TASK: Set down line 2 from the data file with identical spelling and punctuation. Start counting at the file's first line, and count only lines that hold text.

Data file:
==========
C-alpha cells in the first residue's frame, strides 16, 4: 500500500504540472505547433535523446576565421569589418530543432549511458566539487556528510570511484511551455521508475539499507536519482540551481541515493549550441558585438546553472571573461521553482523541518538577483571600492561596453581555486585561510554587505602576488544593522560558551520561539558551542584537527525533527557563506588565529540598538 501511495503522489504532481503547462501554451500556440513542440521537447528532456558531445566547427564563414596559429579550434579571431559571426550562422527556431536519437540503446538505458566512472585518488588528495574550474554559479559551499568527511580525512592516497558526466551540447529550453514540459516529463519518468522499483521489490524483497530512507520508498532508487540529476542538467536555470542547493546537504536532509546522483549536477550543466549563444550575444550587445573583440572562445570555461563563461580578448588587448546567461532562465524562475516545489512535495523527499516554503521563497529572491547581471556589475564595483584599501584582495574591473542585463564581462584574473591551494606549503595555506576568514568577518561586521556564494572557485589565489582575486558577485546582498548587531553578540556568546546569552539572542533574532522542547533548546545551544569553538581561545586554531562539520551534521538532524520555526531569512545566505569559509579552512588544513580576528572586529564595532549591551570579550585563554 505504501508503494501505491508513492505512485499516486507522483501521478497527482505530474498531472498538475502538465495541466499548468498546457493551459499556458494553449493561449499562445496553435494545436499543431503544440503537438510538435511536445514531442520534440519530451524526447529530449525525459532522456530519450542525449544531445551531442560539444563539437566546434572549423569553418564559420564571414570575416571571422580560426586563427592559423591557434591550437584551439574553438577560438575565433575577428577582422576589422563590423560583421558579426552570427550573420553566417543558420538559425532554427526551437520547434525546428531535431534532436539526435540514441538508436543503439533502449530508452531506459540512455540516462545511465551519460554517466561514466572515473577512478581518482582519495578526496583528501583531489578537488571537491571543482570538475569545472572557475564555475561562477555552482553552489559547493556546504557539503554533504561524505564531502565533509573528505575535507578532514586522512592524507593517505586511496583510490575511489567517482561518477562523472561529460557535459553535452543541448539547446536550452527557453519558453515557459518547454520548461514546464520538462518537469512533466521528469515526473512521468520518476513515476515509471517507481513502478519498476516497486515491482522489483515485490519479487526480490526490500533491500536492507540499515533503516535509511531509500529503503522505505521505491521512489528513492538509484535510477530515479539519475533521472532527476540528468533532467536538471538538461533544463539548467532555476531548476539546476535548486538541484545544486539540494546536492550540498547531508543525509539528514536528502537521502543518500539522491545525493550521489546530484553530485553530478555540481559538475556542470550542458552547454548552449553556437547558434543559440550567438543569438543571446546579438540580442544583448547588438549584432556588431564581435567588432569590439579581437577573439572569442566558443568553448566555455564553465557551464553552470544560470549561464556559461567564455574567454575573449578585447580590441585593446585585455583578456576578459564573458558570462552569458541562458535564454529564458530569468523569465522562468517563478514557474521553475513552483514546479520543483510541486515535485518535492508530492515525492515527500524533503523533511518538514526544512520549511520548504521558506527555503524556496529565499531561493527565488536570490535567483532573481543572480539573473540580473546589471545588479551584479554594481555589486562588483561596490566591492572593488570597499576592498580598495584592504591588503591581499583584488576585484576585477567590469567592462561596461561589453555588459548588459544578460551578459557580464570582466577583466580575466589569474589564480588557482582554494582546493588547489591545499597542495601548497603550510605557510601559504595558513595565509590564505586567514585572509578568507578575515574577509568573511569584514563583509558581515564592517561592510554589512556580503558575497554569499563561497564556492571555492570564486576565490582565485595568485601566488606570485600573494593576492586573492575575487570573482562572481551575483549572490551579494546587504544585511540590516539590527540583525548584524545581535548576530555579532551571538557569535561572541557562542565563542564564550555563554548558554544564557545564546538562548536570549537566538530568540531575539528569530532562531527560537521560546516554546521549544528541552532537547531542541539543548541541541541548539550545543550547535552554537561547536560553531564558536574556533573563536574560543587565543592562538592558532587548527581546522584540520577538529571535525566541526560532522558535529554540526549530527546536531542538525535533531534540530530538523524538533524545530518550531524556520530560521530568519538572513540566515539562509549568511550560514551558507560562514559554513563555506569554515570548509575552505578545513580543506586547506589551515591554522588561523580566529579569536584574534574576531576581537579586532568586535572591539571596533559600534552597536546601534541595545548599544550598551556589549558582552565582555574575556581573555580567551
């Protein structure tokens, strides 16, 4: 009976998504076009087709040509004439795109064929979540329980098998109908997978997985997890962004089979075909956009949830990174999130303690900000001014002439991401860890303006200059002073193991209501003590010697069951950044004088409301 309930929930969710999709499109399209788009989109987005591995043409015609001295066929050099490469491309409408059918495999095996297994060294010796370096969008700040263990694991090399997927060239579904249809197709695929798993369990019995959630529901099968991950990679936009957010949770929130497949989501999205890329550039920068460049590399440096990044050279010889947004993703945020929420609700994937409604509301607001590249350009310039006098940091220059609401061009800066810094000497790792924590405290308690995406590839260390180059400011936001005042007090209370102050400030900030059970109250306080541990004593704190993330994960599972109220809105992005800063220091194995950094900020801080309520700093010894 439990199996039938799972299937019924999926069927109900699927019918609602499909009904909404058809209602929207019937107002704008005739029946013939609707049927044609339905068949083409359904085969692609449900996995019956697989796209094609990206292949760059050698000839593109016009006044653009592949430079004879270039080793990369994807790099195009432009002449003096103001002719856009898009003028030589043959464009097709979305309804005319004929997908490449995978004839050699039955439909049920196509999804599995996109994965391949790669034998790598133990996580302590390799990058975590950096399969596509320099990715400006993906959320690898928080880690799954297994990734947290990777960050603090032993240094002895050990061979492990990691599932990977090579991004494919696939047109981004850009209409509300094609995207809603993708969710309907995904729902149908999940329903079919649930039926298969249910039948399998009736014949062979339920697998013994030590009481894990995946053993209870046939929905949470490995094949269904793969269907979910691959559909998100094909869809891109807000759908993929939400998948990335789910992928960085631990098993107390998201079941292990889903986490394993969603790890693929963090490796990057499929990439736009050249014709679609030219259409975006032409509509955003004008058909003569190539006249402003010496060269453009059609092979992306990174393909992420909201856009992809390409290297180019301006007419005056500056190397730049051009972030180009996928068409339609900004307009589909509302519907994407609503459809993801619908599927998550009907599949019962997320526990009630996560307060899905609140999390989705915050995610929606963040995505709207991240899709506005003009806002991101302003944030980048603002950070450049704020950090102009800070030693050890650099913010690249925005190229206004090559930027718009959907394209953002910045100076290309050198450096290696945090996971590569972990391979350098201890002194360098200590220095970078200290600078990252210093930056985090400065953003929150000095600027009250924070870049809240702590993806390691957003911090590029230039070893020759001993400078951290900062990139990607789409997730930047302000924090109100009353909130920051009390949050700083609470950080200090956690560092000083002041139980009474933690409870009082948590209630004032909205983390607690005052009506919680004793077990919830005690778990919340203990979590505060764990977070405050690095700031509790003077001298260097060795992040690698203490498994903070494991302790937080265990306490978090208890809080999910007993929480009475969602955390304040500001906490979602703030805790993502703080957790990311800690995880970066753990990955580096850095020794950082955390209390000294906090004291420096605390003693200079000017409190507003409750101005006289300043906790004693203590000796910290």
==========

């Protein structure tokens, strides 16, 4: 009976998504076009087709040509004439795109064929979540329980098998109908997978997985997890962004089979075909956009949830990174999130303690900000001014002439991401860890303006200059002073193991209501003590010697069951950044004088409301 309930929930969710999709499109399209788009989109987005591995043409015609001295066929050099490469491309409408059918495999095996297994060294010796370096969008700040263990694991090399997927060239579904249809197709695929798993369990019995959630529901099968991950990679936009957010949770929130497949989501999205890329550039920068460049590399440096990044050279010889947004993703945020929420609700994937409604509301607001590249350009310039006098940091220059609401061009800066810094000497790792924590405290308690995406590839260390180059400011936001005042007090209370102050400030900030059970109250306080541990004593704190993330994960599972109220809105992005800063220091194995950094900020801080309520700093010894 439990199996039938799972299937019924999926069927109900699927019918609602499909009904909404058809209602929207019937107002704008005739029946013939609707049927044609339905068949083409359904085969692609449900996995019956697989796209094609990206292949760059050698000839593109016009006044653009592949430079004879270039080793990369994807790099195009432009002449003096103001002719856009898009003028030589043959464009097709979305309804005319004929997908490449995978004839050699039955439909049920196509999804599995996109994965391949790669034998790598133990996580302590390799990058975590950096399969596509320099990715400006993906959320690898928080880690799954297994990734947290990777960050603090032993240094002895050990061979492990990691599932990977090579991004494919696939047109981004850009209409509300094609995207809603993708969710309907995904729902149908999940329903079919649930039926298969249910039948399998009736014949062979339920697998013994030590009481894990995946053993209870046939929905949470490995094949269904793969269907979910691959559909998100094909869809891109807000759908993929939400998948990335789910992928960085631990098993107390998201079941292990889903986490394993969603790890693929963090490796990057499929990439736009050249014709679609030219259409975006032409509509955003004008058909003569190539006249402003010496060269453009059609092979992306990174393909992420909201856009992809390409290297180019301006007419005056500056190397730049051009972030180009996928068409339609900004307009589909509302519907994407609503459809993801619908599927998550009907599949019962997320526990009630996560307060899905609140999390989705915050995610929606963040995505709207991240899709506005003009806002991101302003944030980048603002950070450049704020950090102009800070030693050890650099913010690249925005190229206004090559930027718009959907394209953002910045100076290309050198450096290696945090996971590569972990391979350098201890002194360098200590220095970078200290600078990252210093930056985090400065953003929150000095600027009250924070870049809240702590993806390691957003911090590029230039070893020759001993400078951290900062990139990607789409997730930047302000924090109100009353909130920051009390949050700083609470950080200090956690560092000083002041139980009474933690409870009082948590209630004032909205983390607690005052009506919680004793077990919830005690778990919340203990979590505060764990977070405050690095700031509790003077001298260097060795992040690698203490498994903070494991302790937080265990306490978090208890809080999910007993929480009475969602955390304040500001906490979602703030805790993502703080957790990311800690995880970066753990990955580096850095020794950082955390209390000294906090004291420096605390003693200079000017409190507003409750101005006289300043906790004693203590000796910290």